The seceding States will form a Southern Confederacy. We may judge of its future from the history of Mexico. The Gulf States intend to reopen the slave-trade. If Kentucky and Tennessee, Virginia, Maryland, and North Carolina secede, the opening of that trade will ruin them, and they will gravitate to us, free. Louisiana cannot secede, except on paper; the omnipotent West needs her territory, as the mouth of its river. She must stay with us as a State or a conquered province, and may have her choice. [Laughter.] Beside, she stands on sugar, and free-trade bankrupts her. Consider the rest of the Slave States as one power, how can it harm us? Let us see the ground of Mr. Seward's fears. Will it increase our expenses or lessen our receipts? No; every one of those States costs the Union more than it contributes to it. Can it harm us by attacks? States without commerce or manufactures, and with an army of four millions of natural enemies encamped among them, have given bonds to keep the peace. Will they leave us so small and weak by going that we cannot stand alone? Let us see. There is no reason to suppose that the Free States, except California, will not cling together. Idem velle, idem nolle,--to like and dislike the same things, says the Latin proverb, is friendship. When a great number of persons agree in a great number of things, that insures a union; that is not [360] the case with the North and South, therefore we separate, that is the case with the whole North, therefore we shall remain united. How strong shall we be? Our territory will be twice as large as Austria, three times as large as France, four times as large as Spain, six times as large as Italy, seven times as large as Great Britain. Those nations have proved, for a considerable period, that they had sufficient land to stand on. Our population will be about nineteen millions,--more than the Union had in 1840. I do not think we were much afraid of anybody in 1840. Our blood is largely Yankee, a race that saved Carolina from her own Tories, in the Revolution. [Laughter.] Without that hinderance, we could fight now, certainly, as well as we did then; and then, with three million men only, we measured swords with the ablest nation of Europe, and conquered. I think, therefore, we have no reason to be very nervously anxious now. Indeed, Mr. Seward's picture of the desolation and military weakness of the divided States, if intended for the North, is the emptiest lie in his speech. I said lie; I meant it. I will tell you why. Because one William H. Seward said, last fall, at Lansing: “We are maintaining a standing army at the heavy cost of one thousand dollars per man, and a standing navy,--for what? to protect Michigan or Massachusetts, New York or Ohio? No; there is not a nation on the face of the earth which would dare to attack these Free States, or any of them, if they were even disunited. We are doing it in order that slaves may not escape from Slave States into the Free, and to secure those States from domestic insurrection; and because, if we provoke a foreign foe, slavery cries out that it is in danger.” Surely the speaker of those words has no right to deny that our expenses and danger will be less, and our power to meet both greater, when the Slave States are gone.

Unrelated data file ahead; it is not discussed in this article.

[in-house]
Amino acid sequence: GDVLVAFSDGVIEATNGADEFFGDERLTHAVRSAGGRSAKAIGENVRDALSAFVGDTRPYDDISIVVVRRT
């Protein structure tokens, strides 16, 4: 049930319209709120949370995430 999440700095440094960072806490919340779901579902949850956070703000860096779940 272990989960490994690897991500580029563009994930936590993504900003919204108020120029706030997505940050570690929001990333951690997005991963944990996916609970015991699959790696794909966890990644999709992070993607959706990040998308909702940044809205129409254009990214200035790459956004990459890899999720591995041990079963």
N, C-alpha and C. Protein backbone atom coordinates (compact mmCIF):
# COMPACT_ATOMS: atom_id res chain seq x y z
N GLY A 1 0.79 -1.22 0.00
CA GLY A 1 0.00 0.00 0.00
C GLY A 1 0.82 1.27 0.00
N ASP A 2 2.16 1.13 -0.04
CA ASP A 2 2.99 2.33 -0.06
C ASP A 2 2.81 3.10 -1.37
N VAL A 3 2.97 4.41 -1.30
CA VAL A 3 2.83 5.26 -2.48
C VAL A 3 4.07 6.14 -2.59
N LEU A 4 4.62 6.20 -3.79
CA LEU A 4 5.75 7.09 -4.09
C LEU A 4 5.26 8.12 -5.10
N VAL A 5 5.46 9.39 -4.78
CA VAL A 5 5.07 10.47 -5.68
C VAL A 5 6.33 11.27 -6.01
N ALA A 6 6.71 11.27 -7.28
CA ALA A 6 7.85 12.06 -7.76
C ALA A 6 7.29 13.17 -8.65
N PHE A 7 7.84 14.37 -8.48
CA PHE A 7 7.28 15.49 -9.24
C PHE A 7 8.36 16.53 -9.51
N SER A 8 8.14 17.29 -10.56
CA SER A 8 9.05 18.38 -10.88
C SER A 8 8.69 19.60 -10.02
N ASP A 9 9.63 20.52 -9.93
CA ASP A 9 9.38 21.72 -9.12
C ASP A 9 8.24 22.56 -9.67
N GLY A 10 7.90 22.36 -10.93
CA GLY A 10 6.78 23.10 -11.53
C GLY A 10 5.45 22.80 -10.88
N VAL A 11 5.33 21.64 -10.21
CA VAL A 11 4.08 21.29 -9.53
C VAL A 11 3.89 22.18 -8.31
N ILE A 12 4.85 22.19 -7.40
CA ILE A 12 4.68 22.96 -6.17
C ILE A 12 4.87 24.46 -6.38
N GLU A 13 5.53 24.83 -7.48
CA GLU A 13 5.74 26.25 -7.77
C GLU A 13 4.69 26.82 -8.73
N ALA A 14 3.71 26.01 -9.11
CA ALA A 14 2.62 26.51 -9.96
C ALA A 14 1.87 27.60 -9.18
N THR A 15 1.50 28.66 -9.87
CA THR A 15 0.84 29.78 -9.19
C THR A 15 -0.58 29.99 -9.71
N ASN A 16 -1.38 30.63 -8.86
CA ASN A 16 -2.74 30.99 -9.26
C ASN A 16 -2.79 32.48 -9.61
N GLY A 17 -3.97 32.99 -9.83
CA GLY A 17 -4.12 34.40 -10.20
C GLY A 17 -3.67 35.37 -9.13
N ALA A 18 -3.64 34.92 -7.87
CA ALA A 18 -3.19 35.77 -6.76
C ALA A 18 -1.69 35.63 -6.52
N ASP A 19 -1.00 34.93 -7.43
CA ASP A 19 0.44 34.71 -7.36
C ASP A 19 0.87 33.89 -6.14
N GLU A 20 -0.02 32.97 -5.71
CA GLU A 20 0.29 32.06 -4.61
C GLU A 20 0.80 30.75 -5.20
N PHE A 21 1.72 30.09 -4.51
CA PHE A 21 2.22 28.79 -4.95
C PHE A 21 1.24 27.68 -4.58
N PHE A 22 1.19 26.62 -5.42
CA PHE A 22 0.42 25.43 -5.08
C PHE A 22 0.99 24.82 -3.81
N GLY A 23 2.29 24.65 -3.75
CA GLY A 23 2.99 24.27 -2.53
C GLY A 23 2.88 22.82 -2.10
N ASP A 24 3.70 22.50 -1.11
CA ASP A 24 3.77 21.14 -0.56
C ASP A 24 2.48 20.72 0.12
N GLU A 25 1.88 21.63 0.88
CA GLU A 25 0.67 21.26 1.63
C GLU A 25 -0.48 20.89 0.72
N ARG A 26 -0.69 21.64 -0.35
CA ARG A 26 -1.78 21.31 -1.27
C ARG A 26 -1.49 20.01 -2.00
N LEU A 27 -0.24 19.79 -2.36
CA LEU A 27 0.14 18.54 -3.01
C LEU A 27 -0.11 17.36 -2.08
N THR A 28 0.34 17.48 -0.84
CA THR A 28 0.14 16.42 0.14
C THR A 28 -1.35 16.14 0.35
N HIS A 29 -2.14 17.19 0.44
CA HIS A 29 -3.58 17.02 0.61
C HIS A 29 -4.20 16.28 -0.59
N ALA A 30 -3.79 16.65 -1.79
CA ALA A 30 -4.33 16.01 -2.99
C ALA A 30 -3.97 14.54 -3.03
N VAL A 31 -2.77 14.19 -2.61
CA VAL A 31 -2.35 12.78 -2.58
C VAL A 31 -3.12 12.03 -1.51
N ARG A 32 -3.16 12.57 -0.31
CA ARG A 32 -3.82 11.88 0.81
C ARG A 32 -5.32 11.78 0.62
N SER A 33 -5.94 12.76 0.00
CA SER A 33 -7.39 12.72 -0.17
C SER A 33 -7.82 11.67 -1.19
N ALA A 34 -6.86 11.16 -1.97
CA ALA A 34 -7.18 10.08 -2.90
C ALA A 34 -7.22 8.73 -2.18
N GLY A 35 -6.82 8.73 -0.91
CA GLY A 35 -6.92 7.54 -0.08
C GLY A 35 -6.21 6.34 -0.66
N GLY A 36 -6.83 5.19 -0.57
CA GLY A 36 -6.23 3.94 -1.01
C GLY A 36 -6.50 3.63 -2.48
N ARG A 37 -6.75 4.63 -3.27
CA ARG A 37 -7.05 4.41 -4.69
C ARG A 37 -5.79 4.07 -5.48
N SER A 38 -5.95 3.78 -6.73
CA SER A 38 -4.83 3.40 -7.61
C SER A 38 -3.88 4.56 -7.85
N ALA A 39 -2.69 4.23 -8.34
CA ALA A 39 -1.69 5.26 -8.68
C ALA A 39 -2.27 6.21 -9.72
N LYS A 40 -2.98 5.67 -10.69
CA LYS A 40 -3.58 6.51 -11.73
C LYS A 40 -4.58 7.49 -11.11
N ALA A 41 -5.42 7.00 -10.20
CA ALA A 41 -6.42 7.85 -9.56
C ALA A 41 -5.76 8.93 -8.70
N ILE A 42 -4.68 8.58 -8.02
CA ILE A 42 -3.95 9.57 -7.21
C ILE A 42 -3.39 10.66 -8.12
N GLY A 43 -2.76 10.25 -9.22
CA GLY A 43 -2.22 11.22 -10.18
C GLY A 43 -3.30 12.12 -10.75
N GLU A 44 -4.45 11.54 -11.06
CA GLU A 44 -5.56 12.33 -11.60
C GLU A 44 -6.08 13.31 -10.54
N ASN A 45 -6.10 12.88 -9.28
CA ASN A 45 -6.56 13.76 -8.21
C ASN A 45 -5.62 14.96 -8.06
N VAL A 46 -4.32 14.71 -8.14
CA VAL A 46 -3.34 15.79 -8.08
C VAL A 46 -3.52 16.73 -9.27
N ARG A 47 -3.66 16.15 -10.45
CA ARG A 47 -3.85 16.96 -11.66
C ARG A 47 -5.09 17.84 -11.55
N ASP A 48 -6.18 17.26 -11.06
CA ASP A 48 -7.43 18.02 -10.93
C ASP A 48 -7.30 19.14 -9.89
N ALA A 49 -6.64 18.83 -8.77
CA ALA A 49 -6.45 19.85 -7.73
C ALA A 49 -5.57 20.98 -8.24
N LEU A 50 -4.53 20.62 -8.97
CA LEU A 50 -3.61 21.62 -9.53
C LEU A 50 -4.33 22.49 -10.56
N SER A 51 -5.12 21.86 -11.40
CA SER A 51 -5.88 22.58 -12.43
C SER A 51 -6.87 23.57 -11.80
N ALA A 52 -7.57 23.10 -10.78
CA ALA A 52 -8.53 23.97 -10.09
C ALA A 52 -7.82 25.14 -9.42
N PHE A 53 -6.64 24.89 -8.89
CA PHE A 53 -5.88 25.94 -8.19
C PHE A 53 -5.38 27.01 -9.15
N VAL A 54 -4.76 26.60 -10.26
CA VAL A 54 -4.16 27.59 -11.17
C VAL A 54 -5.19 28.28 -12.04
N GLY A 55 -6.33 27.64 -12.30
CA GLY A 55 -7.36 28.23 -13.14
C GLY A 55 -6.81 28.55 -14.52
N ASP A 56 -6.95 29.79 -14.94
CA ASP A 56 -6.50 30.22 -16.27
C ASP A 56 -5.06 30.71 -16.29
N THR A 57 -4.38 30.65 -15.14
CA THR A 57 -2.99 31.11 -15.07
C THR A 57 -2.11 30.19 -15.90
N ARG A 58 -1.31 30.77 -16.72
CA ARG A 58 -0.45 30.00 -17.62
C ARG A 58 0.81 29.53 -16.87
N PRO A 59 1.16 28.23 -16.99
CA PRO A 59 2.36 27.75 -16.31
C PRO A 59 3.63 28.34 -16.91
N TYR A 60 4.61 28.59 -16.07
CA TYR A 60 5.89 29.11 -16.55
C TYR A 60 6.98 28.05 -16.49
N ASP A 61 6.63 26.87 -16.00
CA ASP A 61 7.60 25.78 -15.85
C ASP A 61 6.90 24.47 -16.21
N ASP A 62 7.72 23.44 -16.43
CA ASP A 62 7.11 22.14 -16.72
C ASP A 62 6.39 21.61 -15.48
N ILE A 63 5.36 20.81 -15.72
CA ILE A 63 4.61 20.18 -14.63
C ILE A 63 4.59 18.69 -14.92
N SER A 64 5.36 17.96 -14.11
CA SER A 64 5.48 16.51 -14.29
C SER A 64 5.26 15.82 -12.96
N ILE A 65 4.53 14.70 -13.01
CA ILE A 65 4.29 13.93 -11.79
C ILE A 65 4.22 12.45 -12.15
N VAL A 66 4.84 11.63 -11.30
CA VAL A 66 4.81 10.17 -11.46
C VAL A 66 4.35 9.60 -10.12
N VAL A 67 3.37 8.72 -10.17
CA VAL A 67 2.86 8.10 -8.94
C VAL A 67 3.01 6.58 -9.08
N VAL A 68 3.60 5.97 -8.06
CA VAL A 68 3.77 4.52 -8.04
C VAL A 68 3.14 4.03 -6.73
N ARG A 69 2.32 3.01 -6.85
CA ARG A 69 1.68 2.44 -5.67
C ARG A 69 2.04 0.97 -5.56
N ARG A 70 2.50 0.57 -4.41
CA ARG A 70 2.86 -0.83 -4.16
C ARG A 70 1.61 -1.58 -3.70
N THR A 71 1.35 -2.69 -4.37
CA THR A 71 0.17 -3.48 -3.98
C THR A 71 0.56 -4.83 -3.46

Indeed, everybody knows this. And this trembling [361] dread of losing the Union, which so frightens the people that, in view of it, Mr. Seward, as a practical man, dares not now tell, as he says, what he really thinks and wishes, is the child of his and Webster's insincere idolatry of the Union. To serve party and personal ambition, they made a god of the Union; and to-day their invention returns to plague the inventors. They made the people slaves to a falsehood; and that same deluded people have turned their fetters into gags for Mr. Seward's lips. Thank God for the retribution!